Date(s) - 02/08/2015
7:30 pm - 9:00 pm
Renée Poznanski’s book Jews in France during World War II (University Press of New England, 2001) was awarded the Jacob Buchman Prize for the Memory of the Holocaust. The book presents an extraordinary panorama of Jewish daily life in all of France during World War II. The Jews in France during World War II provides a detailed and nuanced account of Jews in both occupied and Vichy France as well as of Jewish life in French camps. In addition to standard French and German documentation, Poznanski relies on non-published sources (diaries, reports by various organizations, personal corresponence) to build riveting collective portraits of Jewish suffering and survival. Even more than this, she uses these sources to illuminate “the rhythm of French and German persecution, the reactions of Jewish and non-Jewish opinion, and the various strategies of the Jewish victims.” A crucial contribution to French Jewish and Holocaust historiography, and an important corrective to much of the literature that treats Jews as victims rather than as subjects able to make (some) choices, The Jews in France during World War II is an authoritative work in the field.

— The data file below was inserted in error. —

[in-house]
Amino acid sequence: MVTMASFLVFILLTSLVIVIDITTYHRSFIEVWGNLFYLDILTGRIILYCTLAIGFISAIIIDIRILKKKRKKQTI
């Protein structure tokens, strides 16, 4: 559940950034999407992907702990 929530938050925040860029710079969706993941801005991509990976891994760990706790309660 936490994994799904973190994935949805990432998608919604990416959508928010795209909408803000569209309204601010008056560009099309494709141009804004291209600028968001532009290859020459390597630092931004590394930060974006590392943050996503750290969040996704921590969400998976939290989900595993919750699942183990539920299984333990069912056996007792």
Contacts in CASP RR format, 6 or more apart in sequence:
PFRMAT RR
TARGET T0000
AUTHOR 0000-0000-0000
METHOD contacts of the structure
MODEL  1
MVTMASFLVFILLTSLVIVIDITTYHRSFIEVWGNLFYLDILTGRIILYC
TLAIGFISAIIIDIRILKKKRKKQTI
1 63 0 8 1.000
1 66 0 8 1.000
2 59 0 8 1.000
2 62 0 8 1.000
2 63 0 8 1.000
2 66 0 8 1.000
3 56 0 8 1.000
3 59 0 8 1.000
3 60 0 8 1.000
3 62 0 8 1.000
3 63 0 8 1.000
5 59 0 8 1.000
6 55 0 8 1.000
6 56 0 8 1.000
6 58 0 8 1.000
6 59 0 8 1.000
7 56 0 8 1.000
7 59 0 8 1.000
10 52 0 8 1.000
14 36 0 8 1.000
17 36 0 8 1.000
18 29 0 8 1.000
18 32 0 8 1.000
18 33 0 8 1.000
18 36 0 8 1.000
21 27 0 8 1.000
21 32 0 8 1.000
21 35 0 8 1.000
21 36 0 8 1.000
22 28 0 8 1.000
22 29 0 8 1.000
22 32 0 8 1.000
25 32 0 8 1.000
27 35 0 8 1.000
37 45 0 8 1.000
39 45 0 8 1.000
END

Renée Poznanski is the Yaakov and Poria Avnon Professor of Holocaust Studies in the Department of Politics and Government at Ben-Gurion University of the Negev, a department she created and has led for several years. She has published extensively on Jews in France during World War II: her research examines their daily lives, relations between Jews and non-Jews, and the impact of memory on the historiography of this period.
Her latest book, Propagandes et persécutions: La Résistance et le “problème juif,” 1940–1944 [Propaganda and persecution: the Resistance and the “Jewish problem,” 1940–1944] (Fayard, 2008), received the 2009 Prix Hertz from the Chancellerie des universités de Paris. Poznanski earned a PhD in political science from Sciences Po in Paris.